Restaurant review: Yan Toh Heen, Intercontinental Hotel, Hong Kong (2 Michelin stars)
Some of the best Chinese food I've EVER had
Recently, one of my favourite things to do is explore new types of Chinese cuisine. While I grew up eating Chinese food, it was usually home cooking or from casual neighbourhood spots. Perhaps that’s why it remains my favourite comfort food - it reminds me of family and warmth. Though I haven’t experienced much high-end Chinese food, I was excited to try the newly renovated Yan Toh Heen at the Intercontinental. What would 2-Michelin starred Chinese food be like? Would it be worth the price?
While prices are high at Yan Toh Heen, the quality really is excellent. The dishes had so much depth and flavour and obviously took great skill and time to prepare. Chef Lau Yiu Fai, who leads the kitchen, has been with the restaurant since it opened in 1984. Recently, he went to visit Kagoshima which inspired the seasonal specials currently on the menu.
We tried a number of seasonal and signature dishes. Of the seasonal dishes, I loved the wok-fried lobster with black truffle and a crispy taro nest ($330, seasonal) which had a wonderful light yet rich egg sauce, and the Kagoshima wagyu beef with white fungus and Sansho pepper ($420, seasonal). The Chilean sea bass with Yuzu sauce ($390) was also very fragrant and had the lightest batter.
The sauces and soups were highlights for me. I really enjoyed the double boiled sea whelk soup with Kagoshima melon ($220). It had a rich yet clean taste with a subtle sweetness. Chinese soup is one of my favourite things and I don’t think I’ve ever had one with such depth of flavour.
For those that haven’t tried Yan Toh Heen before, the crispy fried rice with crab claw in fish bouillon ($170) is one of Chef Lau’s signature dishes. The rice somehow managed to stay crispy until the last bite and the broth was very full bodied. This is definitely a crave-worthy, must-order dish.
Compared with the savoury dishes, the desserts weren’t as strong. The chilled mango cream with sago ($98) and pomelo and basil dragon pearl with ginger ice cream ($128) were good but not outstanding, and the fruit on a snow mountain (price on request) was fresh but as expected. The pastry in some of the petit fours was a bit stodgy.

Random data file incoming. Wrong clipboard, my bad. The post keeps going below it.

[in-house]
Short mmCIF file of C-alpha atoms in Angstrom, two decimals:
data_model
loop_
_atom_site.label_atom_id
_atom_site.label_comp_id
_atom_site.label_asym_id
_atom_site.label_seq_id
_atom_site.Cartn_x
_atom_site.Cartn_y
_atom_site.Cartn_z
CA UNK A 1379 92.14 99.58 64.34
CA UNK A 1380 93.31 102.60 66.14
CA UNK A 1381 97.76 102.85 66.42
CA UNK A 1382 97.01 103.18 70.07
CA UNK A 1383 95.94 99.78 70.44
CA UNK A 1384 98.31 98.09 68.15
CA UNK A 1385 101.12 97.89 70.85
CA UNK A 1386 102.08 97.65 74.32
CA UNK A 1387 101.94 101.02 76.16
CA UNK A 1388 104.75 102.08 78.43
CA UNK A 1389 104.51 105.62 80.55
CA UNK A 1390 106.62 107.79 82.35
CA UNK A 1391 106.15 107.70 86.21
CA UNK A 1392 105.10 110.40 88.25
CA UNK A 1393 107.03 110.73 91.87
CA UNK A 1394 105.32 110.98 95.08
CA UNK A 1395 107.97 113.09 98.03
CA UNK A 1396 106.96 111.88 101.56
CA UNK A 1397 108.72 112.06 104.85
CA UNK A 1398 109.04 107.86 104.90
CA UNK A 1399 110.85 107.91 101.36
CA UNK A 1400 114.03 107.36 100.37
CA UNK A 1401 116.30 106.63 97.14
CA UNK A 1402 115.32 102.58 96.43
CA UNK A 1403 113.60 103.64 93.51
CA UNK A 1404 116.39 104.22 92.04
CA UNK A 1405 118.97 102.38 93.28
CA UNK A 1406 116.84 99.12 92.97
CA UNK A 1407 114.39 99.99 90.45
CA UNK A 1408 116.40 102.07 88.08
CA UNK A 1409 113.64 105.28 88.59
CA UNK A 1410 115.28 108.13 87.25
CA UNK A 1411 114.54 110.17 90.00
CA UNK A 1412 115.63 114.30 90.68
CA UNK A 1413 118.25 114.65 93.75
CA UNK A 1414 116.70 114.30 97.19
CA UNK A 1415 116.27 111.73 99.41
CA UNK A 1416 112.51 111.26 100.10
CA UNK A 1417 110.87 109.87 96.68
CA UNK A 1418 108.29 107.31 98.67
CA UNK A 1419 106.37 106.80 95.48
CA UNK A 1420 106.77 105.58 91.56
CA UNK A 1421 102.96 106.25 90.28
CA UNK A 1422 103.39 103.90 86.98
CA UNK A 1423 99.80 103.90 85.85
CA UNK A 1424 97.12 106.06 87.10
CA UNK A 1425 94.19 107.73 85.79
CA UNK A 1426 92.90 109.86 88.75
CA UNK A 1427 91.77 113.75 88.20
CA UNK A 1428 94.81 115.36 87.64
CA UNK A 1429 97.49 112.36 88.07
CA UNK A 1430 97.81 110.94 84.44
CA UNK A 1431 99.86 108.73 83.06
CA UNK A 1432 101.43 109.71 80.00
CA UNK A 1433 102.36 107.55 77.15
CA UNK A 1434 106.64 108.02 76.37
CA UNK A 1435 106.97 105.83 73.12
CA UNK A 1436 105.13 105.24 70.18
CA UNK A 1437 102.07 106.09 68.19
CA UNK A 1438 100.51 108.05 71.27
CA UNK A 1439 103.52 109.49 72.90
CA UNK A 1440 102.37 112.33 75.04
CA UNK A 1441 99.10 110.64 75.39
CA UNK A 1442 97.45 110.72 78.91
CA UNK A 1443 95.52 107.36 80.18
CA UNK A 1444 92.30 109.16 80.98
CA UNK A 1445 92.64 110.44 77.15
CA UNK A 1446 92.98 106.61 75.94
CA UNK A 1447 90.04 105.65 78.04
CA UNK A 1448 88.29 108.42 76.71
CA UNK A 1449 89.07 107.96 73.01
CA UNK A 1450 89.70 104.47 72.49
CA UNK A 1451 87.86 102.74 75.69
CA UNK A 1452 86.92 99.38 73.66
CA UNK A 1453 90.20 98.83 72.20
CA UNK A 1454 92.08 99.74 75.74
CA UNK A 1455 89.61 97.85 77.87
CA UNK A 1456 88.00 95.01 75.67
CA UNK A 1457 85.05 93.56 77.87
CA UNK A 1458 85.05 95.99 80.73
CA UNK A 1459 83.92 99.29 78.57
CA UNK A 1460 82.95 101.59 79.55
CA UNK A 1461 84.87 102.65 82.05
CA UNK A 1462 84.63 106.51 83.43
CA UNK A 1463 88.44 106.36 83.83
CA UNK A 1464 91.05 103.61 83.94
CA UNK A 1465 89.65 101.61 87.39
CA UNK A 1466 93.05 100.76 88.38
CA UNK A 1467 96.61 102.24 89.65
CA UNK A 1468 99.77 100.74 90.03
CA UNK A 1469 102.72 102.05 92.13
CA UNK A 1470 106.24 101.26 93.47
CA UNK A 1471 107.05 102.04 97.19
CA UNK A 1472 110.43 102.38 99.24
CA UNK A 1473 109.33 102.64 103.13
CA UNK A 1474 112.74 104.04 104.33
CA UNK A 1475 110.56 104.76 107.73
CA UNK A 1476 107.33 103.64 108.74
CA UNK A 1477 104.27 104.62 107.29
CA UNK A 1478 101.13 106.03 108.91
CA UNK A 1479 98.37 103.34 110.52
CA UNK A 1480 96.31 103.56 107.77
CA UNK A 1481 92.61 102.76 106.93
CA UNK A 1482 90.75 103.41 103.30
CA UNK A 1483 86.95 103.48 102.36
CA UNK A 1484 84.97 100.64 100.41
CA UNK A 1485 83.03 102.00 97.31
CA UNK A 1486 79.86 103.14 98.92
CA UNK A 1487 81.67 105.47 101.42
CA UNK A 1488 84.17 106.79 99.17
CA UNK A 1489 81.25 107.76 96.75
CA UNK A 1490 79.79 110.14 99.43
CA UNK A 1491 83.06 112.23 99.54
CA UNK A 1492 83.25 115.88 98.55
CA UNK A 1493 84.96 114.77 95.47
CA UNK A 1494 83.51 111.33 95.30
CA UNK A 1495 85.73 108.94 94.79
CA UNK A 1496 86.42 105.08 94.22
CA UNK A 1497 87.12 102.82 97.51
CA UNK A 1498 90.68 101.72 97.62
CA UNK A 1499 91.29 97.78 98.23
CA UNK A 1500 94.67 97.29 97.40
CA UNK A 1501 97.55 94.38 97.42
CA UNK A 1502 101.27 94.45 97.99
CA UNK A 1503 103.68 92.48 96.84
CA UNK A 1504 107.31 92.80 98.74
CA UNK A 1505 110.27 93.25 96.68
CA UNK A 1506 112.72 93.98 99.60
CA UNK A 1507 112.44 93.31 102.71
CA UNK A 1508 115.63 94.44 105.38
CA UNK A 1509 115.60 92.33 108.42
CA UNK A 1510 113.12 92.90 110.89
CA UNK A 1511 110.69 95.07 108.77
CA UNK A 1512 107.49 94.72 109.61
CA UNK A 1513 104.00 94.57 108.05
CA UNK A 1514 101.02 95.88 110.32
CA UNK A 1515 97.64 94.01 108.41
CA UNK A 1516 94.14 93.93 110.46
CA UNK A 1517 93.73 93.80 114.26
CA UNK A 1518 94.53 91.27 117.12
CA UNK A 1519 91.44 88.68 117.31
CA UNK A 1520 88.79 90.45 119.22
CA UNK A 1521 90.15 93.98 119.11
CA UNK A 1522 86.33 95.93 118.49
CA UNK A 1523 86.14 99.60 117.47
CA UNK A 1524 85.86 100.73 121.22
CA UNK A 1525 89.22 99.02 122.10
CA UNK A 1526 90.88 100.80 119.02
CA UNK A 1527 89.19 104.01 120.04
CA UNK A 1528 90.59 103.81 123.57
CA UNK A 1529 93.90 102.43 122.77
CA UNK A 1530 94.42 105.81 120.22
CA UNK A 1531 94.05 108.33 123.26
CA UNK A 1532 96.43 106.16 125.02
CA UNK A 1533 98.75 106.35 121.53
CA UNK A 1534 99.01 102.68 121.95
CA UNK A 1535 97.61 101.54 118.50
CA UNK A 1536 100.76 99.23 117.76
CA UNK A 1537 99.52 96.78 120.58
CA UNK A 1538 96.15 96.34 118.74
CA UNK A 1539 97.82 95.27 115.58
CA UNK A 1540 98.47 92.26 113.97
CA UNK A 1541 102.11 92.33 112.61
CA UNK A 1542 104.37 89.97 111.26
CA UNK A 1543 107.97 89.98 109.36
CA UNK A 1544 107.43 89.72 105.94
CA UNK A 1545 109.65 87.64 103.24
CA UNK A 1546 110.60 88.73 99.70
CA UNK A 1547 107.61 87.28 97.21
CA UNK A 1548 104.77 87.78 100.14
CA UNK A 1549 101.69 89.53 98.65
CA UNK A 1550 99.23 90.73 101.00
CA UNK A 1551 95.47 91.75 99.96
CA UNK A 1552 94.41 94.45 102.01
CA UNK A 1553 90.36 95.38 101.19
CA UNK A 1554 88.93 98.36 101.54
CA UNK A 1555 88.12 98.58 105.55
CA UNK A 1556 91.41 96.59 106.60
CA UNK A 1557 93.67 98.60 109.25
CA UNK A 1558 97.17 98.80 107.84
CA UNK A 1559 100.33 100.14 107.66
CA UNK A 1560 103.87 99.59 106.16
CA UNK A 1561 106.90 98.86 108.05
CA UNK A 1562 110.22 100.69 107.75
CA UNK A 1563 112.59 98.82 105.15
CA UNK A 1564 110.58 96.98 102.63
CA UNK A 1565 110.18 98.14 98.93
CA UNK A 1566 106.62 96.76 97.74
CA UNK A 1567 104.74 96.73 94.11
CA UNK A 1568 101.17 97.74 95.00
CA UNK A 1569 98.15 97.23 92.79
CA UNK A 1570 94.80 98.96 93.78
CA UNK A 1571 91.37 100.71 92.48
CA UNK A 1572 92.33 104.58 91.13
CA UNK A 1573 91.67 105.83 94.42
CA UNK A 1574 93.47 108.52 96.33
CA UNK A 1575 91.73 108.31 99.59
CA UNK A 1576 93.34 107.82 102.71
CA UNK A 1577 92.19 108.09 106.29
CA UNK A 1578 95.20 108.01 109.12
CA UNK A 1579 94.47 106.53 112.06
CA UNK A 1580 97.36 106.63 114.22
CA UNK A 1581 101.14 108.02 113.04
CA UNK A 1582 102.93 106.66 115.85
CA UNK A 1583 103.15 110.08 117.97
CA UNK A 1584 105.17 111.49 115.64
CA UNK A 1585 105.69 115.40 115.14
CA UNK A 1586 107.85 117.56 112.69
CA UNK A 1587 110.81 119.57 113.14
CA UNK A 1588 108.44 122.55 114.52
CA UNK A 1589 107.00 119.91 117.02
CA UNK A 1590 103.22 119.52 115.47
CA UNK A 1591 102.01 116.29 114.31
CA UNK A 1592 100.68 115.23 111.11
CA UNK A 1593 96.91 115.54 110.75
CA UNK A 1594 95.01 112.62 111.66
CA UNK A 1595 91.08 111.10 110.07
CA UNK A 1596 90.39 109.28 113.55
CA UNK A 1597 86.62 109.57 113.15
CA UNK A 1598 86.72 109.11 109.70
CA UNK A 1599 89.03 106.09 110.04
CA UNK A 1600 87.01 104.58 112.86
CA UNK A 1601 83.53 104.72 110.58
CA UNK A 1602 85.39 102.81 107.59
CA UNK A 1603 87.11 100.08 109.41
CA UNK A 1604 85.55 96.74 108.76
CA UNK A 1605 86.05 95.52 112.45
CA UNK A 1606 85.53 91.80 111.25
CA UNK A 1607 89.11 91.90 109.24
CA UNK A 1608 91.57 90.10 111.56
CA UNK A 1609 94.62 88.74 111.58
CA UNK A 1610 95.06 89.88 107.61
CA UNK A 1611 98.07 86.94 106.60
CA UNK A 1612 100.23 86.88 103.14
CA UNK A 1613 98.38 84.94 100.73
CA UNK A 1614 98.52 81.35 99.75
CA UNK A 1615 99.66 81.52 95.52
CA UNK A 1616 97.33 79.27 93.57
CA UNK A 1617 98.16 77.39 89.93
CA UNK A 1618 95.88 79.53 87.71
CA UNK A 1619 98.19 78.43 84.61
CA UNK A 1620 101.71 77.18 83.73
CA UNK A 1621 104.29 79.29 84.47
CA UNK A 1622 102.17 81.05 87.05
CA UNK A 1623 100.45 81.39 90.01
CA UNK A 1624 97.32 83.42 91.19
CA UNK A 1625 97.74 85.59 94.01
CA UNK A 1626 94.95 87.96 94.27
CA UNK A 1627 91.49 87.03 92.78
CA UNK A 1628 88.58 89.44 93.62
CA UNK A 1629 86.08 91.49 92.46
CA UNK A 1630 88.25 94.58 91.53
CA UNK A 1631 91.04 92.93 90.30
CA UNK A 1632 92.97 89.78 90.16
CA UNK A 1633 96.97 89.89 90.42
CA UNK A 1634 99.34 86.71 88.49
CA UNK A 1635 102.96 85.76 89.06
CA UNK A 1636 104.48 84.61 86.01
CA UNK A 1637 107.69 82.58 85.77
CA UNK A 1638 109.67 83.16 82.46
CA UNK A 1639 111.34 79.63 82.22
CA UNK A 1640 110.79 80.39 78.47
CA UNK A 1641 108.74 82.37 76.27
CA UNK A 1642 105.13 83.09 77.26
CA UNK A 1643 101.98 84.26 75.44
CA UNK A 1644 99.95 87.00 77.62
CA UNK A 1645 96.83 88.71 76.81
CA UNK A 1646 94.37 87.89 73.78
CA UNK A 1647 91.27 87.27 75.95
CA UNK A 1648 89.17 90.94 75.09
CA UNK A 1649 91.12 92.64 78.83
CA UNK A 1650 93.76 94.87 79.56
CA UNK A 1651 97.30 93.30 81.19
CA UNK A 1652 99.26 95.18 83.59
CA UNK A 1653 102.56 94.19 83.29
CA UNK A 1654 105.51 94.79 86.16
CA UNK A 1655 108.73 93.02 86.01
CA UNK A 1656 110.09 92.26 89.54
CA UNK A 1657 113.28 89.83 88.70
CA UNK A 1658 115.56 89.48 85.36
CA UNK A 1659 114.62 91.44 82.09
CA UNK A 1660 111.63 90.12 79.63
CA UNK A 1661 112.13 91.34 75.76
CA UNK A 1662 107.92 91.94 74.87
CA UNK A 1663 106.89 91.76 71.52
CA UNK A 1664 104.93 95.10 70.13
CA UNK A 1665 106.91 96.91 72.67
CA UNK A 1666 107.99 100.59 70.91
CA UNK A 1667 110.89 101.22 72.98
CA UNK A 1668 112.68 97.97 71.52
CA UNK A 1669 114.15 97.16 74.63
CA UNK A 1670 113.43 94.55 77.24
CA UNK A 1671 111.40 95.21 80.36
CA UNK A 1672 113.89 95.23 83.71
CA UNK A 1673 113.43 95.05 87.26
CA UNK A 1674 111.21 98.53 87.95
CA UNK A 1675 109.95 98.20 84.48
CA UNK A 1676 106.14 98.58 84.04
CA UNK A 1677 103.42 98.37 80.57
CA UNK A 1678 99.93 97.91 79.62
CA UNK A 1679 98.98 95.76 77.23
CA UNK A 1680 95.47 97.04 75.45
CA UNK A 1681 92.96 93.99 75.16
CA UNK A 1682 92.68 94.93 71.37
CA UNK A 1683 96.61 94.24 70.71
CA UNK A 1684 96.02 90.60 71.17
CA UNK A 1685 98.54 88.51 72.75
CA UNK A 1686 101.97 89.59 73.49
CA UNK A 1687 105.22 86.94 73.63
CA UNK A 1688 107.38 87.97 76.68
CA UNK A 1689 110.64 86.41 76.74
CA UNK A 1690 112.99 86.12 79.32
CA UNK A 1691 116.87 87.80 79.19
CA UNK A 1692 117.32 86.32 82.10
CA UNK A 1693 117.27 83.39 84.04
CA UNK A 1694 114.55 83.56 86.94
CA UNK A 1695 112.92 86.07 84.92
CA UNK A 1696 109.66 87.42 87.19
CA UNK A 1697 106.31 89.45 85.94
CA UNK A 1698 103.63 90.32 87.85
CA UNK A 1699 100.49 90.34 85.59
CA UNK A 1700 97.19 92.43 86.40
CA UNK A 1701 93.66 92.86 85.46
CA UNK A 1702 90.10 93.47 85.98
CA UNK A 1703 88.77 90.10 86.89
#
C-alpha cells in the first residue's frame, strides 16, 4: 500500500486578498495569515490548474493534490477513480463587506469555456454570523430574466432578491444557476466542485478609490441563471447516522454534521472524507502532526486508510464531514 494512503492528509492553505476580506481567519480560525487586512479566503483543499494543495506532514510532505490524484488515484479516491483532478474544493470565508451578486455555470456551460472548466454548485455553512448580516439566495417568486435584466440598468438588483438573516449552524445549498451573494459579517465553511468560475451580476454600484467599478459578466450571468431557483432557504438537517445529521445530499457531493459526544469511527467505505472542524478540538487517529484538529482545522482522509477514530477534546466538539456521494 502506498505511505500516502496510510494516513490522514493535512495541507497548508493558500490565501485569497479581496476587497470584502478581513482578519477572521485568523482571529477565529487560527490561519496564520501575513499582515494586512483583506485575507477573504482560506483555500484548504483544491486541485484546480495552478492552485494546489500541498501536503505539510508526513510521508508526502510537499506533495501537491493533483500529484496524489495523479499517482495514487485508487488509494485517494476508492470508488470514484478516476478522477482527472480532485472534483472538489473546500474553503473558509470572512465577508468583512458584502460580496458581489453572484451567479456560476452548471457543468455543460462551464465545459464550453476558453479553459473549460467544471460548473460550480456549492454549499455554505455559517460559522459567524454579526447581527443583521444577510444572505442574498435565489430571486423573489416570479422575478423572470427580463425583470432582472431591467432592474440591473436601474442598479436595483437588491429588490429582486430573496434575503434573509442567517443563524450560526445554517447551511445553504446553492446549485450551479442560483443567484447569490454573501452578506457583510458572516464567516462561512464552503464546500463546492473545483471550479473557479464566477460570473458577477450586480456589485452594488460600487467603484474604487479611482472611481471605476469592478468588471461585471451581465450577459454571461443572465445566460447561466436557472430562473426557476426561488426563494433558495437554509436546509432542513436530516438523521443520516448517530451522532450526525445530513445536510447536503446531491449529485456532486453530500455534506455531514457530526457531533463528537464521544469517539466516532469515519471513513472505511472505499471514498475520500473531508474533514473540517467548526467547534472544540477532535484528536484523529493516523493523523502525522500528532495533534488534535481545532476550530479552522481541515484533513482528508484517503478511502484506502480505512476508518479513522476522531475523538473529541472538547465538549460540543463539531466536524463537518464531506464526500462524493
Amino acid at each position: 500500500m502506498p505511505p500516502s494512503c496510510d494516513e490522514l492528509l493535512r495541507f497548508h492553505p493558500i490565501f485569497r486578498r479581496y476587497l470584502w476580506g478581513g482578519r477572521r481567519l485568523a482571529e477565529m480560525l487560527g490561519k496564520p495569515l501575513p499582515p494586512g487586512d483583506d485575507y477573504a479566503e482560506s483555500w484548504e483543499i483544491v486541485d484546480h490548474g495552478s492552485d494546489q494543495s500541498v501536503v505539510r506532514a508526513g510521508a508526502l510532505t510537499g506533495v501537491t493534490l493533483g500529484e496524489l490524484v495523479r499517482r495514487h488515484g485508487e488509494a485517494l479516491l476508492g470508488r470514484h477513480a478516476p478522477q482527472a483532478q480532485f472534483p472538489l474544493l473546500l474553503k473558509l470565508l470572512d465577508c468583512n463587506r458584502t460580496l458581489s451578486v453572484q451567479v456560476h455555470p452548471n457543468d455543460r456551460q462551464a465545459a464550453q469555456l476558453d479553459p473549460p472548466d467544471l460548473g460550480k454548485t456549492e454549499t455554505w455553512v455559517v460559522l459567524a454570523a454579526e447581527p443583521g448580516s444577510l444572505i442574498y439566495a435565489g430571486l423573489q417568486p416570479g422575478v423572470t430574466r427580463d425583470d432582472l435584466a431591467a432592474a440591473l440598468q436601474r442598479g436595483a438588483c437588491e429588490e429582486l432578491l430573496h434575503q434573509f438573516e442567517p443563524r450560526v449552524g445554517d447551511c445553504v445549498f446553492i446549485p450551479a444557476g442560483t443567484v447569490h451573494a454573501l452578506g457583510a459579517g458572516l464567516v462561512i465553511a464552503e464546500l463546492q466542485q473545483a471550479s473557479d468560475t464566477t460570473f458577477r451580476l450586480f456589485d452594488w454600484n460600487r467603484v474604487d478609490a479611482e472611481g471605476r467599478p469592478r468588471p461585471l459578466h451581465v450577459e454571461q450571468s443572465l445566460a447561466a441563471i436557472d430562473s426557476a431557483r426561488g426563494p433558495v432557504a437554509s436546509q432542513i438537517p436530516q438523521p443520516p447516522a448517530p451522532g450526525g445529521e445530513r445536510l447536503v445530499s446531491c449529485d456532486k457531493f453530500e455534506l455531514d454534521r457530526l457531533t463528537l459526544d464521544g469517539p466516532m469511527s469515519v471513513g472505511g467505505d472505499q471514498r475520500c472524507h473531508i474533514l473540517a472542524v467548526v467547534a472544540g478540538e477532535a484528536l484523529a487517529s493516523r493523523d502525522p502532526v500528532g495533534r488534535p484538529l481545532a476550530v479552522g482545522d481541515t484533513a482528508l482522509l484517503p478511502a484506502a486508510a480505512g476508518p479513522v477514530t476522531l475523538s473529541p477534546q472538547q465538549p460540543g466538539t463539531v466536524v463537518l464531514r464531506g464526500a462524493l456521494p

But maybe you’d prefer to end your meal with some tea? Yan Toh Heen has perhaps Hong Kong’s only tea sommelier. Like Chef Lau, Kelvin Ng is also a master at his craft and happy to talk guests through the various options as well as which teapot is most suitable for their chosen tea.
CAP-ATELIER is a Hong Kong-based design studio that has worked with various high-end hotel clients including Mandarin Oriental and The Peninsula as well as the Intercontinental. For the new Yan Toh Heen, they designed the space to resemble a Jade treasure chest. Guests enter through a jade gate, walk through a passageway with jade resin screens inlaid with mother-of-pearl, and enjoy the 3-D silk screen jewels in the main dining room which have double-sided embroidered flowers floating in layers of silk thread.
While my experience at Yan Toh Heen was undoubtedly fancy, somehow the whole experience still felt warm and homey. The food was refined yet accessible; the furniture was beautiful yet comfortable; and the service was friendly. Yan Toh Heen would be a lovely choice whether you’re looking for a place for a special occasion, date, or business or family dinner.
Lower Level, InterContinental Hong Kong, 18 Salisbury Road, TST, 2313 2323
*By invitation for Foodie